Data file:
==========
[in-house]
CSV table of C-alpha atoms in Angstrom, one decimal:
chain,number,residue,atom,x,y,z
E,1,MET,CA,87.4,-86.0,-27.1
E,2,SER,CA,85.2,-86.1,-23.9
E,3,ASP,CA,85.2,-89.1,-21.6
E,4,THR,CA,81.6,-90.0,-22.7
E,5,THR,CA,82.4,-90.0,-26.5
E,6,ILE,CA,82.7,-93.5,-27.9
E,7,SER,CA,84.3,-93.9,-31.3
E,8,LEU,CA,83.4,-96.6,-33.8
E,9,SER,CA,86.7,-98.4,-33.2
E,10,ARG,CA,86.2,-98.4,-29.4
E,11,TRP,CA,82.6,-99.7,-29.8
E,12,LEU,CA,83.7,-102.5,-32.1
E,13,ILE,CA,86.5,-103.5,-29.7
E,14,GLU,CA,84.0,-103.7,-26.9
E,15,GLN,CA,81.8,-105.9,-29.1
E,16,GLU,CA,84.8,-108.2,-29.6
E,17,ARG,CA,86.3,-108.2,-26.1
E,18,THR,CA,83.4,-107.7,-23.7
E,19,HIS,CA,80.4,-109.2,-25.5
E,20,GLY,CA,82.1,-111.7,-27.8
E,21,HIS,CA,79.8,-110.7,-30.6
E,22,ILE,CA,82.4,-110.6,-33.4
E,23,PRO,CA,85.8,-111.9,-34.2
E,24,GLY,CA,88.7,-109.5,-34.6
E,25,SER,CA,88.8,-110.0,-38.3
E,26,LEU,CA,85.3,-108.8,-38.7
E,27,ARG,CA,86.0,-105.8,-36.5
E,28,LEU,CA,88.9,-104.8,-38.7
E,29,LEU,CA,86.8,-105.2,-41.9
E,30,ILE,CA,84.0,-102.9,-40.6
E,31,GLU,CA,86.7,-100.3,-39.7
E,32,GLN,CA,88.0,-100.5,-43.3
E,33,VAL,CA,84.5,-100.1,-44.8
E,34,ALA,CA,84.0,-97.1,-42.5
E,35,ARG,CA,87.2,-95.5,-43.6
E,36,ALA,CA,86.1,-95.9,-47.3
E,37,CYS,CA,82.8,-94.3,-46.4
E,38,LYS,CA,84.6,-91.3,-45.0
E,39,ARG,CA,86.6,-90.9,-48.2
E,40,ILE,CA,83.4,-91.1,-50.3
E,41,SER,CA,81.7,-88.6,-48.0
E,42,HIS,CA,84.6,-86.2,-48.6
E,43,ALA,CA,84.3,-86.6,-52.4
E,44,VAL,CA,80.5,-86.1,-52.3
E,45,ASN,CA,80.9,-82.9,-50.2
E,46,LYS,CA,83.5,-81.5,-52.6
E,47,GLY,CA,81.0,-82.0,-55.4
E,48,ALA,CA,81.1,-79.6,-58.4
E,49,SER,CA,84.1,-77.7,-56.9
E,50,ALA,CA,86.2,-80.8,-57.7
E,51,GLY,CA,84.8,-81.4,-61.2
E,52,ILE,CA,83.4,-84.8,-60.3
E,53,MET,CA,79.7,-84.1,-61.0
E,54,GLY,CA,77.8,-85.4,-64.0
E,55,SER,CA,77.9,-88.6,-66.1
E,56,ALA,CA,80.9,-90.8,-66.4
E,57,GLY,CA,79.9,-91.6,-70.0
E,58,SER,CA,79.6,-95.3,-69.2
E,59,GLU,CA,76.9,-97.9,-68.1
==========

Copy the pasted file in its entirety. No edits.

[in-house]
CSV table of C-alpha atoms in Angstrom, one decimal:
chain,number,residue,atom,x,y,z
E,1,MET,CA,87.4,-86.0,-27.1
E,2,SER,CA,85.2,-86.1,-23.9
E,3,ASP,CA,85.2,-89.1,-21.6
E,4,THR,CA,81.6,-90.0,-22.7
E,5,THR,CA,82.4,-90.0,-26.5
E,6,ILE,CA,82.7,-93.5,-27.9
E,7,SER,CA,84.3,-93.9,-31.3
E,8,LEU,CA,83.4,-96.6,-33.8
E,9,SER,CA,86.7,-98.4,-33.2
E,10,ARG,CA,86.2,-98.4,-29.4
E,11,TRP,CA,82.6,-99.7,-29.8
E,12,LEU,CA,83.7,-102.5,-32.1
E,13,ILE,CA,86.5,-103.5,-29.7
E,14,GLU,CA,84.0,-103.7,-26.9
E,15,GLN,CA,81.8,-105.9,-29.1
E,16,GLU,CA,84.8,-108.2,-29.6
E,17,ARG,CA,86.3,-108.2,-26.1
E,18,THR,CA,83.4,-107.7,-23.7
E,19,HIS,CA,80.4,-109.2,-25.5
E,20,GLY,CA,82.1,-111.7,-27.8
E,21,HIS,CA,79.8,-110.7,-30.6
E,22,ILE,CA,82.4,-110.6,-33.4
E,23,PRO,CA,85.8,-111.9,-34.2
E,24,GLY,CA,88.7,-109.5,-34.6
E,25,SER,CA,88.8,-110.0,-38.3
E,26,LEU,CA,85.3,-108.8,-38.7
E,27,ARG,CA,86.0,-105.8,-36.5
E,28,LEU,CA,88.9,-104.8,-38.7
E,29,LEU,CA,86.8,-105.2,-41.9
E,30,ILE,CA,84.0,-102.9,-40.6
E,31,GLU,CA,86.7,-100.3,-39.7
E,32,GLN,CA,88.0,-100.5,-43.3
E,33,VAL,CA,84.5,-100.1,-44.8
E,34,ALA,CA,84.0,-97.1,-42.5
E,35,ARG,CA,87.2,-95.5,-43.6
E,36,ALA,CA,86.1,-95.9,-47.3
E,37,CYS,CA,82.8,-94.3,-46.4
E,38,LYS,CA,84.6,-91.3,-45.0
E,39,ARG,CA,86.6,-90.9,-48.2
E,40,ILE,CA,83.4,-91.1,-50.3
E,41,SER,CA,81.7,-88.6,-48.0
E,42,HIS,CA,84.6,-86.2,-48.6
E,43,ALA,CA,84.3,-86.6,-52.4
E,44,VAL,CA,80.5,-86.1,-52.3
E,45,ASN,CA,80.9,-82.9,-50.2
E,46,LYS,CA,83.5,-81.5,-52.6
E,47,GLY,CA,81.0,-82.0,-55.4
E,48,ALA,CA,81.1,-79.6,-58.4
E,49,SER,CA,84.1,-77.7,-56.9
E,50,ALA,CA,86.2,-80.8,-57.7
E,51,GLY,CA,84.8,-81.4,-61.2
E,52,ILE,CA,83.4,-84.8,-60.3
E,53,MET,CA,79.7,-84.1,-61.0
E,54,GLY,CA,77.8,-85.4,-64.0
E,55,SER,CA,77.9,-88.6,-66.1
E,56,ALA,CA,80.9,-90.8,-66.4
E,57,GLY,CA,79.9,-91.6,-70.0
E,58,SER,CA,79.6,-95.3,-69.2
E,59,GLU,CA,76.9,-97.9,-68.1